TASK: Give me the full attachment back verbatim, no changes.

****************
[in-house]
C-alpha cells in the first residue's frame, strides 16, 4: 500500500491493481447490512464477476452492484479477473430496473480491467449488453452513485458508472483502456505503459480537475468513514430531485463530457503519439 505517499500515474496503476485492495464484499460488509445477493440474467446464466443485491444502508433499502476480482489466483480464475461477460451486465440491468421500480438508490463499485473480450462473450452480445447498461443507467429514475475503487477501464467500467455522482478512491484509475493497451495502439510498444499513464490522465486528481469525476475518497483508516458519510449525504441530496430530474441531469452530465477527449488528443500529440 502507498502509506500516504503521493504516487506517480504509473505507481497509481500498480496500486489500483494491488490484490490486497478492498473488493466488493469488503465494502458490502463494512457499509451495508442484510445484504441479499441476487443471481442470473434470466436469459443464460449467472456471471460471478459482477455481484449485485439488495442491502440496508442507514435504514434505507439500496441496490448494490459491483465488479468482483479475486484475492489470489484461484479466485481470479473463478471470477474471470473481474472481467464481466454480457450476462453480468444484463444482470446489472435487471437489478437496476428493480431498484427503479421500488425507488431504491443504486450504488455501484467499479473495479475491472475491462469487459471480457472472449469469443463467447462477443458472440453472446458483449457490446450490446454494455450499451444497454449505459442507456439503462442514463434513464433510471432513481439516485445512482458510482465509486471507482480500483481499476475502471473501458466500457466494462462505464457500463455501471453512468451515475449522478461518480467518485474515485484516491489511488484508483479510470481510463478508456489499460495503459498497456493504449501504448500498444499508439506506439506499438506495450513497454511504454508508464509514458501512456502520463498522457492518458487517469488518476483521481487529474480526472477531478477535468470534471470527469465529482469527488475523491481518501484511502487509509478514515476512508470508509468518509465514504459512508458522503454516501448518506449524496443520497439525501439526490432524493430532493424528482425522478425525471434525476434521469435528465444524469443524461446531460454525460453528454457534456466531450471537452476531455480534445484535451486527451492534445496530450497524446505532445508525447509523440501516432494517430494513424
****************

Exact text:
[in-house]
C-alpha cells in the first residue's frame, strides 16, 4: 500500500491493481447490512464477476452492484479477473430496473480491467449488453452513485458508472483502456505503459480537475468513514430531485463530457503519439 505517499500515474496503476485492495464484499460488509445477493440474467446464466443485491444502508433499502476480482489466483480464475461477460451486465440491468421500480438508490463499485473480450462473450452480445447498461443507467429514475475503487477501464467500467455522482478512491484509475493497451495502439510498444499513464490522465486528481469525476475518497483508516458519510449525504441530496430530474441531469452530465477527449488528443500529440 502507498502509506500516504503521493504516487506517480504509473505507481497509481500498480496500486489500483494491488490484490490486497478492498473488493466488493469488503465494502458490502463494512457499509451495508442484510445484504441479499441476487443471481442470473434470466436469459443464460449467472456471471460471478459482477455481484449485485439488495442491502440496508442507514435504514434505507439500496441496490448494490459491483465488479468482483479475486484475492489470489484461484479466485481470479473463478471470477474471470473481474472481467464481466454480457450476462453480468444484463444482470446489472435487471437489478437496476428493480431498484427503479421500488425507488431504491443504486450504488455501484467499479473495479475491472475491462469487459471480457472472449469469443463467447462477443458472440453472446458483449457490446450490446454494455450499451444497454449505459442507456439503462442514463434513464433510471432513481439516485445512482458510482465509486471507482480500483481499476475502471473501458466500457466494462462505464457500463455501471453512468451515475449522478461518480467518485474515485484516491489511488484508483479510470481510463478508456489499460495503459498497456493504449501504448500498444499508439506506439506499438506495450513497454511504454508508464509514458501512456502520463498522457492518458487517469488518476483521481487529474480526472477531478477535468470534471470527469465529482469527488475523491481518501484511502487509509478514515476512508470508509468518509465514504459512508458522503454516501448518506449524496443520497439525501439526490432524493430532493424528482425522478425525471434525476434521469435528465444524469443524461446531460454525460453528454457534456466531450471537452476531455480534445484535451486527451492534445496530450497524446505532445508525447509523440501516432494517430494513424